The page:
Extreme underrepresentation of first-generation college students in the geosciences: An intersectional issue

Carrera et al. / Journal of Geoscience Education / March 2023

Geoscientist surveying land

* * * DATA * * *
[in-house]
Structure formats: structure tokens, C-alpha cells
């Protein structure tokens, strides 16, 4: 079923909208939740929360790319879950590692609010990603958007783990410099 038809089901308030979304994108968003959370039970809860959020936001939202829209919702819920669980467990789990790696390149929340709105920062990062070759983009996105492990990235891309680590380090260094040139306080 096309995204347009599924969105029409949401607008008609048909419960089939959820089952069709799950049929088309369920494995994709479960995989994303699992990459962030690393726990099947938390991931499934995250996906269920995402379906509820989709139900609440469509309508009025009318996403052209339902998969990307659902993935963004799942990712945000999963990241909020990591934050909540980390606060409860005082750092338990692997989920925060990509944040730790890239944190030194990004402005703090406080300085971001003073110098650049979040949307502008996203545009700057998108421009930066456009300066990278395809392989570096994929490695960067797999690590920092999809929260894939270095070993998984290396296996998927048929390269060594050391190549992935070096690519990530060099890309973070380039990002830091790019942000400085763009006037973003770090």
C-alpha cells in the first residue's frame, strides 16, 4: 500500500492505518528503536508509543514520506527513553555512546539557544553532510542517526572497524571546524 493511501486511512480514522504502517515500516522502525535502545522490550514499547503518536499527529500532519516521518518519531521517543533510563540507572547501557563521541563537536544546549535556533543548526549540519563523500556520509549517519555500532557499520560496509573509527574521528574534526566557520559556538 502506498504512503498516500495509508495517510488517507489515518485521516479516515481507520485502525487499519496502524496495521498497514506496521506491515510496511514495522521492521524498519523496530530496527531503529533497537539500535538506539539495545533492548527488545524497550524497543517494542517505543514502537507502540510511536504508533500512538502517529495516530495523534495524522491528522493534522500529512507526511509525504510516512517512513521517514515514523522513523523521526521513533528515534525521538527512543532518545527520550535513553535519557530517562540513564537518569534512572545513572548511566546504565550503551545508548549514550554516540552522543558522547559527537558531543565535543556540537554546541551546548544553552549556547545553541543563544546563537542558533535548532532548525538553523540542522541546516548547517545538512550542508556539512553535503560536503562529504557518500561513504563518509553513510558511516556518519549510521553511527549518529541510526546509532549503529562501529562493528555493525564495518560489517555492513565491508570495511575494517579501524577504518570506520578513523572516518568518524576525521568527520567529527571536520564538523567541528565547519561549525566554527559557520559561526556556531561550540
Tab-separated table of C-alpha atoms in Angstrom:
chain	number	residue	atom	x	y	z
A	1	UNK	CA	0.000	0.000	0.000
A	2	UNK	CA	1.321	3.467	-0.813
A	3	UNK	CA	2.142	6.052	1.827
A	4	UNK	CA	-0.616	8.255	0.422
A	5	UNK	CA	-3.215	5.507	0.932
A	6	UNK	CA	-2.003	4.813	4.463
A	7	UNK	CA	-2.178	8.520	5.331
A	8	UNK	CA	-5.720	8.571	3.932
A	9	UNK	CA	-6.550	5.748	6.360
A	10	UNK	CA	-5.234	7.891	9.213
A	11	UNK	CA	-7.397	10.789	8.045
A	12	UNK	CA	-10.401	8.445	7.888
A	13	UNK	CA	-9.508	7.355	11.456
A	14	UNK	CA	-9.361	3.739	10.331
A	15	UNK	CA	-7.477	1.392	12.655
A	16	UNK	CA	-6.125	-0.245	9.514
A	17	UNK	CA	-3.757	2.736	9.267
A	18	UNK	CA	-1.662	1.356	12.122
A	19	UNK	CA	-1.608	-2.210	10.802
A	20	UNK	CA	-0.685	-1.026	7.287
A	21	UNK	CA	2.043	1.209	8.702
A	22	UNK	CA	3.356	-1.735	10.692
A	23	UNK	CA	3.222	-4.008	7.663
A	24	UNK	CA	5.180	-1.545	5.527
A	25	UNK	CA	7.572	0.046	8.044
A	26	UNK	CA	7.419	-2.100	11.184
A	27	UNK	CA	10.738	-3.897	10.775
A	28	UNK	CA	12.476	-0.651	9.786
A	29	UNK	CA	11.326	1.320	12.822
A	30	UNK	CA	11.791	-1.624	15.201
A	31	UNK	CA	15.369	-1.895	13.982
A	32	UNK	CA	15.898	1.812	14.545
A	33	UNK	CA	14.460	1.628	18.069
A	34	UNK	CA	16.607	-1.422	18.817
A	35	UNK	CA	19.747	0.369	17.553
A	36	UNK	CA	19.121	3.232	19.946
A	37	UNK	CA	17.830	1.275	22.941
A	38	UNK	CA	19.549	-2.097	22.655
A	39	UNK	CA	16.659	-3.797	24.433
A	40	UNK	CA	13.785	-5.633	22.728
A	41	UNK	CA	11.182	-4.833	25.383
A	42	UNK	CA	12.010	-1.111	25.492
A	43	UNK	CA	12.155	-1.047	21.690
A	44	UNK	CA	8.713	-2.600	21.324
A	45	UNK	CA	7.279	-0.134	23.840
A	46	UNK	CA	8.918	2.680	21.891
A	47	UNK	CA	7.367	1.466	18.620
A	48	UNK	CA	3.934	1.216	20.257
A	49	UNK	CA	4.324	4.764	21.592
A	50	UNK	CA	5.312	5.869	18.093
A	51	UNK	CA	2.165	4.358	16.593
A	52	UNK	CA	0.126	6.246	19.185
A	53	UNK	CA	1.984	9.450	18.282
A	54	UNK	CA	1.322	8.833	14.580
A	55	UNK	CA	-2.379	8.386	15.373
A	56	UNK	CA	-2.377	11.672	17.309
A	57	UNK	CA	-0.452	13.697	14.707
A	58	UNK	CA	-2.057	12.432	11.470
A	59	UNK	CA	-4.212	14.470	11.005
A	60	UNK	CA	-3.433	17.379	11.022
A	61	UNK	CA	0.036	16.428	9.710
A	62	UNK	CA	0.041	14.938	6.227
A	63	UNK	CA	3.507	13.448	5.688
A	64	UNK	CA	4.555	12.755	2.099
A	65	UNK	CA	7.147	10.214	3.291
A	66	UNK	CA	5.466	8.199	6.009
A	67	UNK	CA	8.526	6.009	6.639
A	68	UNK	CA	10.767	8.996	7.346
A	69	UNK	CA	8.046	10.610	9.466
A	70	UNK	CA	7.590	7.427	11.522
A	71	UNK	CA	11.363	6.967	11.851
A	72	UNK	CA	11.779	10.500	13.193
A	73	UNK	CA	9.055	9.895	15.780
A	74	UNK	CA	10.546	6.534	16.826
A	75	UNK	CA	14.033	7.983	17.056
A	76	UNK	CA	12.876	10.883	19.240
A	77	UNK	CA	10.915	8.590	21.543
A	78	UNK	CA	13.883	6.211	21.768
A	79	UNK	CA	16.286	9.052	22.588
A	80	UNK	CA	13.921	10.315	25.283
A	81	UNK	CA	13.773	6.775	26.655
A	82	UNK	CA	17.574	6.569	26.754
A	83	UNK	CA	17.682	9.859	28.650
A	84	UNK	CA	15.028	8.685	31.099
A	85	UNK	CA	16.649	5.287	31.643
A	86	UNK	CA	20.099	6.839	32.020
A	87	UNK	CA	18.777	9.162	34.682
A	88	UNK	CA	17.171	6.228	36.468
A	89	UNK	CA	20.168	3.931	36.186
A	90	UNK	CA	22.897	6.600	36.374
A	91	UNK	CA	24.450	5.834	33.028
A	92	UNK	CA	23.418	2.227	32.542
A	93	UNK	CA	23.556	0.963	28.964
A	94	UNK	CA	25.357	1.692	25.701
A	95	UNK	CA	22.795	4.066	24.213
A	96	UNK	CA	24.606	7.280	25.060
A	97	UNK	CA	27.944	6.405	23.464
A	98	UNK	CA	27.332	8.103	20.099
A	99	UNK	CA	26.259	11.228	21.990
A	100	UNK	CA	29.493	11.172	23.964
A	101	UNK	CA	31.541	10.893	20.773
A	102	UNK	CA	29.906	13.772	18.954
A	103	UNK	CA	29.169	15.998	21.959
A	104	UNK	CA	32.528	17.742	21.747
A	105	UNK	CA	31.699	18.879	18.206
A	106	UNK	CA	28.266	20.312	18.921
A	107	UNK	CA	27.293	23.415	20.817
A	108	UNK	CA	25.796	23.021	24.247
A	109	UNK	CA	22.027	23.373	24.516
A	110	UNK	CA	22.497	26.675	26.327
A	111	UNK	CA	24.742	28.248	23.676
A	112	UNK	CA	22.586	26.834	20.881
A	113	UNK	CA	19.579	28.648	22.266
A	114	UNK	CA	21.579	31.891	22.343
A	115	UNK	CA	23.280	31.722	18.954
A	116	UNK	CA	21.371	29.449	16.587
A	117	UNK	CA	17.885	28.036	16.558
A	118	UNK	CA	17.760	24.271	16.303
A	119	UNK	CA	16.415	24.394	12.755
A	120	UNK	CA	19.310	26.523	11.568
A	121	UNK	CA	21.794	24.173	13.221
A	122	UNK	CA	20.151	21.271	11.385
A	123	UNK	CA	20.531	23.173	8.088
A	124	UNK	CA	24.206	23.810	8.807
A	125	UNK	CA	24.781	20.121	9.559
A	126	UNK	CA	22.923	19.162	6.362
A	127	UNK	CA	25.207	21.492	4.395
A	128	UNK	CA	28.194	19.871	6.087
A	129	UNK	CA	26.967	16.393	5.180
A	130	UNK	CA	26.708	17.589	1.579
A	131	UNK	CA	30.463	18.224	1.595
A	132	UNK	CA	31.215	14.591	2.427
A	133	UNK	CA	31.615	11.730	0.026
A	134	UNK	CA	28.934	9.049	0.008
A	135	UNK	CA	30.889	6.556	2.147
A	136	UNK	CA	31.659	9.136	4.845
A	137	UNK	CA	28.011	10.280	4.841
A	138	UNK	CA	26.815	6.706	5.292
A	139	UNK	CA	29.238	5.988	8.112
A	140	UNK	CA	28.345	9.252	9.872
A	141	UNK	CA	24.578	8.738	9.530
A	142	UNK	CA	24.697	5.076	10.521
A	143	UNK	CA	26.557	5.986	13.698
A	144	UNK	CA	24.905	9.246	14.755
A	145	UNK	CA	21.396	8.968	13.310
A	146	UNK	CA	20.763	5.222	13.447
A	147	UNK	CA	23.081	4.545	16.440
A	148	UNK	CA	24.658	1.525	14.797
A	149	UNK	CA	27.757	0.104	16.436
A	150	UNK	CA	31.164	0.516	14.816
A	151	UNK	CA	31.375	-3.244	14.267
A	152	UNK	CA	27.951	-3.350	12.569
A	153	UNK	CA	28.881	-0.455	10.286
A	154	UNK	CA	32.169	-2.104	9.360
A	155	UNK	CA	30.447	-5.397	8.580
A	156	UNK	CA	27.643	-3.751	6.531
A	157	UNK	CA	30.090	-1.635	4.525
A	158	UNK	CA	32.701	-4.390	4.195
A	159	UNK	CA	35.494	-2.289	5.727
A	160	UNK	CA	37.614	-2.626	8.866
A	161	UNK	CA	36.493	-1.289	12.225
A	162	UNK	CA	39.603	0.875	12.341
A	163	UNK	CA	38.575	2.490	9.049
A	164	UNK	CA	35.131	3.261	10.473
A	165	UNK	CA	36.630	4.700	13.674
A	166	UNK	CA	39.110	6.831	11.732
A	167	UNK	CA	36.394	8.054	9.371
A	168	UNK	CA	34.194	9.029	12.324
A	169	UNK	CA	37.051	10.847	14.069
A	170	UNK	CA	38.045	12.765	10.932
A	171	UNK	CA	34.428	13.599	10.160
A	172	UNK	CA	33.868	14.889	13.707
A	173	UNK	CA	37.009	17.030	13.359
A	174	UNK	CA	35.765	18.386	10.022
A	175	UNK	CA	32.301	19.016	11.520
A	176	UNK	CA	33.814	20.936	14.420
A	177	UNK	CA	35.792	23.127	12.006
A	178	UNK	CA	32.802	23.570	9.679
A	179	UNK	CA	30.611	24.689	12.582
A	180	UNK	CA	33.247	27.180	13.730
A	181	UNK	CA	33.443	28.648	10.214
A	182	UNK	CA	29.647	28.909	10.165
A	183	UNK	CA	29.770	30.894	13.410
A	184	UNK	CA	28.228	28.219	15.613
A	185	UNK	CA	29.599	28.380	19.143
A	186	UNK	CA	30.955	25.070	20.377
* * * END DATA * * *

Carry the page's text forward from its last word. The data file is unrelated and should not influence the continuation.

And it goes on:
First-generation college students (FGCS), defined as students whose parents did not earn a baccalaureate degree, encounter distinct obstacles navigating academia. Barriers faced by FGCS, including lack of financial security, lower sense of belonging, and inadequate mentorship, are often compounded by the intersection of other marginalized identities. As such, efforts to improve diversity, equity, and inclusion can and should include FGCS. To better support FGCS, first the field must fully understand who they are, where they are pursuing degrees, what they choose to study, and their representation in the geosciences. The authors use over 40 years of data to explore the demographics and field of study of FGCS in U.S. institutions. The authors observe that FCGS have outnumbered non-FCGS at the undergraduate level since data collection began in the 1990’s. At the doctoral level the authors present data from 1974-2016 that show that although non-FGCS have outnumbered FGCS since the 1990’s, most doctoral graduates of color continue to be FGCS. The data also show that in 2016 over 61% of all undergraduates receiving a bachelor’s degree across all fields were FGCS, 54% of physical science undergraduates were FGCS, and yet only 25% of those in the geosciences were FGCS. Out of the various fields analyzed, the geosciences have the lowest percentage of FGCS at the undergraduate and doctoral level. This begs the question, why are FGCS yet another markedly underrepresented group in the geosciences? Here the authors begin to address this question and provide guidance for how to reduce barriers to FGCS inclusion in the geosciences.